May 2004
Volume 45, Issue 13
ARVO Annual Meeting Abstract  |   May 2004
Effects of image stabilization on face recognition and virtual mobility using simulated prosthetic vision
Author Affiliations & Notes
  • G. Dagnelie
    Lions Vision Center, Johns Hopkins University, Baltimore, MD
  • A.J. Kelley
    Lions Vision Center, Johns Hopkins University, Baltimore, MD
  • L. Yang
    Lions Vision Center, Johns Hopkins University, Baltimore, MD
  • Footnotes
    Commercial Relationships  G. Dagnelie, None; A.J. Kelley, None; L. Yang, None.
  • Footnotes
    Support  EY12843 and Foundation Fighting Blindness
Investigative Ophthalmology & Visual Science May 2004, Vol.45, 4223. doi:
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      G. Dagnelie, A.J. Kelley, L. Yang; Effects of image stabilization on face recognition and virtual mobility using simulated prosthetic vision . Invest. Ophthalmol. Vis. Sci. 2004;45(13):4223.

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      © ARVO (1962-2015); The Authors (2016-present)

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Abstract: : Purpose: Prosthetic vision recipients will experience stabilized images as they move their eyes and, if a head–mounted camera is used, will execute an inappropriate vestibulo–ocular reflex as they turn their head. This study investigates the impact of these anomalies on two tasks representative of daily visual activities, and possible ways to adapt to them. Methods: Normally sighted observers wearing a video headset with pupil–tracking capability were asked to perform two tasks in pixelized vision, using 10x10 to 32x32 dot grids with varying dot parameters and 100% or 12.5% contrast: 1. Identification of a facial image from among 4 possible (non–pixelized) matches; the 4 faces were selected from a library of 60 models, and were matched by race and gender. 2. Mobility through a series of rooms in a virtual building with varying floor plans. Each subject performed both tasks in free–viewing and stabilized conditions; in the stabilized condition dots move with the eye position, and inspection of the image is accomplished by scrolling it across the dots using the computer mouse. All conditions except contrast levels were interspersed in pseudo–random order to distribute any learning effects equally among all conditions. All subjects had ample experience in viewing pixelized images. Results: Similar to a recent report regarding performance under free–viewing conditions (Thompson et al., IOVS 44, 5035–42), subjects showed considerable variability in face recognition accuracy and timing (both error rates and response times varied by factors of 2–4), but all subjects performed well above chance (25%) for all but a few parameter settings. Contrary to reading performance (Kelley et al, ARVO 2004), however, performance of this task was only minimally affected by image stabilization: Both accuracy and response times were equally distributed in free–viewing and stabilized conditions. Mobility performance (travel time and number of hits) in a virtual space was affected by image stabilization, but still well less so than reading. In this test, too, variability between subjects is considerable. We are expanding testing to visually impaired subjects. Conclusions: Future visual prosthesis wearers are likely to be differentially impaired on different tasks by the effects of phosphene stabilization: Mobility and social interactions are likely to be acquired more rapidly than more visually demanding tasks such as reading, but performance of these tasks is more likely to result in mixed rehabilitative success of epi–retinal and cortical prostheses.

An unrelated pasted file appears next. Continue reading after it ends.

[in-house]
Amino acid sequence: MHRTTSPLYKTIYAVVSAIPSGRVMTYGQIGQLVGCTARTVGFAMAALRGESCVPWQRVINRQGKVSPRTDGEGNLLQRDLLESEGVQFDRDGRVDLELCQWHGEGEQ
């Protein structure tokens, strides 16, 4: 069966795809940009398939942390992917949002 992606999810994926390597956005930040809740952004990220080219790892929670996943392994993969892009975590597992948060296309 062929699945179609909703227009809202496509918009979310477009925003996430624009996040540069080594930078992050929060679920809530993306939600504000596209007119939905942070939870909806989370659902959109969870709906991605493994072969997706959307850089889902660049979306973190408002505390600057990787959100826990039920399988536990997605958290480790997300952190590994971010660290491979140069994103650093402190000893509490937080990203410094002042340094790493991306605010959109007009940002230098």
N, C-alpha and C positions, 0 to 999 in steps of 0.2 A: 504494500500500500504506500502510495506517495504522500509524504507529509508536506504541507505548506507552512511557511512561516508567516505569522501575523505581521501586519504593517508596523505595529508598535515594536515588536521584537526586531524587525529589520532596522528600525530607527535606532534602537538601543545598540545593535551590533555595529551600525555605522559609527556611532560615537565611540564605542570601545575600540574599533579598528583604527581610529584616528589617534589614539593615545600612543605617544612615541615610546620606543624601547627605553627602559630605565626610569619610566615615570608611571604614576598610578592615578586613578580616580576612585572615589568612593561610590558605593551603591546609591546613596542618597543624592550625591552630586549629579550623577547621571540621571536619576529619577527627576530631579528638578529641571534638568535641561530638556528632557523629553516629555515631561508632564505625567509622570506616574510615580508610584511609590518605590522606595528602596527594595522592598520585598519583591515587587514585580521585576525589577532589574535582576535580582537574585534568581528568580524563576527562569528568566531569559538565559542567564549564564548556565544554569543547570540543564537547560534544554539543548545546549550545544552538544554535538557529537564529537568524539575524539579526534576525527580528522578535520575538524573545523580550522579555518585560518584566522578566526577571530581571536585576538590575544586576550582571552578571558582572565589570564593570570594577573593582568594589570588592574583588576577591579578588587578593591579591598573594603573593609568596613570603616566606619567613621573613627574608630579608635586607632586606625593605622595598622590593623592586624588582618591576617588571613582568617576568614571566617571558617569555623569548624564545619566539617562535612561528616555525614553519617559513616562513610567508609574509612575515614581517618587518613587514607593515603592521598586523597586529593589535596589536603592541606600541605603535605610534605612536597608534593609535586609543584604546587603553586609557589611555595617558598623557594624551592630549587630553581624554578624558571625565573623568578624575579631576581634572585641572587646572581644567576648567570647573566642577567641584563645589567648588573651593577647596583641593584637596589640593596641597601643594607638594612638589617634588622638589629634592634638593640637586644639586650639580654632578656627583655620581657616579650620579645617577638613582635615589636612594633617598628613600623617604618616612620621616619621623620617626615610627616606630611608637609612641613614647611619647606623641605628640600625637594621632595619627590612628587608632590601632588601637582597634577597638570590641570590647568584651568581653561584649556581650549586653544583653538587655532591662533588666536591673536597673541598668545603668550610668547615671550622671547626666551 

Keywords: low vision • face perception • motion–2D 

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